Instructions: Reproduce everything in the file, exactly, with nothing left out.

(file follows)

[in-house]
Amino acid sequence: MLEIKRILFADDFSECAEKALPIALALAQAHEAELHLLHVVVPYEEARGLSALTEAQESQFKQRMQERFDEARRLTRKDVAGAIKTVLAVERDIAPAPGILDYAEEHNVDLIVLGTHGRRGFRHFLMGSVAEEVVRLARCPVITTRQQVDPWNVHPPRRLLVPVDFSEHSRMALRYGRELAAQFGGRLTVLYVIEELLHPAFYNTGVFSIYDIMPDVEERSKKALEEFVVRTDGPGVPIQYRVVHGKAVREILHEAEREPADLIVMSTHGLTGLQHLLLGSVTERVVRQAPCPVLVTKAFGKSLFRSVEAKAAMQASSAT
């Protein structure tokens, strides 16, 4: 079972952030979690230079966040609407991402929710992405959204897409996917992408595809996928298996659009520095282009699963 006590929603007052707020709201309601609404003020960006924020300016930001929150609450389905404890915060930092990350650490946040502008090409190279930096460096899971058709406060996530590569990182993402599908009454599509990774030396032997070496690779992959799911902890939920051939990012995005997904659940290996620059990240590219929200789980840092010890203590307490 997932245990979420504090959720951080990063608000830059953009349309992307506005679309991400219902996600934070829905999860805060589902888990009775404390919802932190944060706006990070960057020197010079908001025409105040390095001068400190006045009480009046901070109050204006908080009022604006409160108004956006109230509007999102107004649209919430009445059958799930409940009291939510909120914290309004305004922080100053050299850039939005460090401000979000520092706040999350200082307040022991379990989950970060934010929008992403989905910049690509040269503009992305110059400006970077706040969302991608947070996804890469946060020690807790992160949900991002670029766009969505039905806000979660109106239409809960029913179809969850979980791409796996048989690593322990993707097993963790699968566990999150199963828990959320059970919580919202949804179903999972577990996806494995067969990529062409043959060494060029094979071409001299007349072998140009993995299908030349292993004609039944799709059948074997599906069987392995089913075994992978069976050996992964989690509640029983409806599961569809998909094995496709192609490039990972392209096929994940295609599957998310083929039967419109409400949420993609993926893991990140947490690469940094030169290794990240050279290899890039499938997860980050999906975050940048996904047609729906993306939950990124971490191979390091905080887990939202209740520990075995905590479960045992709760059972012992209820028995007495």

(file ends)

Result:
[in-house]
Amino acid sequence: MLEIKRILFADDFSECAEKALPIALALAQAHEAELHLLHVVVPYEEARGLSALTEAQESQFKQRMQERFDEARRLTRKDVAGAIKTVLAVERDIAPAPGILDYAEEHNVDLIVLGTHGRRGFRHFLMGSVAEEVVRLARCPVITTRQQVDPWNVHPPRRLLVPVDFSEHSRMALRYGRELAAQFGGRLTVLYVIEELLHPAFYNTGVFSIYDIMPDVEERSKKALEEFVVRTDGPGVPIQYRVVHGKAVREILHEAEREPADLIVMSTHGLTGLQHLLLGSVTERVVRQAPCPVLVTKAFGKSLFRSVEAKAAMQASSAT
């Protein structure tokens, strides 16, 4: 079972952030979690230079966040609407991402929710992405959204897409996917992408595809996928298996659009520095282009699963 006590929603007052707020709201309601609404003020960006924020300016930001929150609450389905404890915060930092990350650490946040502008090409190279930096460096899971058709406060996530590569990182993402599908009454599509990774030396032997070496690779992959799911902890939920051939990012995005997904659940290996620059990240590219929200789980840092010890203590307490 997932245990979420504090959720951080990063608000830059953009349309992307506005679309991400219902996600934070829905999860805060589902888990009775404390919802932190944060706006990070960057020197010079908001025409105040390095001068400190006045009480009046901070109050204006908080009022604006409160108004956006109230509007999102107004649209919430009445059958799930409940009291939510909120914290309004305004922080100053050299850039939005460090401000979000520092706040999350200082307040022991379990989950970060934010929008992403989905910049690509040269503009992305110059400006970077706040969302991608947070996804890469946060020690807790992160949900991002670029766009969505039905806000979660109106239409809960029913179809969850979980791409796996048989690593322990993707097993963790699968566990999150199963828990959320059970919580919202949804179903999972577990996806494995067969990529062409043959060494060029094979071409001299007349072998140009993995299908030349292993004609039944799709059948074997599906069987392995089913075994992978069976050996992964989690509640029983409806599961569809998909094995496709192609490039990972392209096929994940295609599957998310083929039967419109409400949420993609993926893991990140947490690469940094030169290794990240050279290899890039499938997860980050999906975050940048996904047609729906993306939950990124971490191979390091905080887990939202209740520990075995905590479960045992709760059972012992209820028995007495």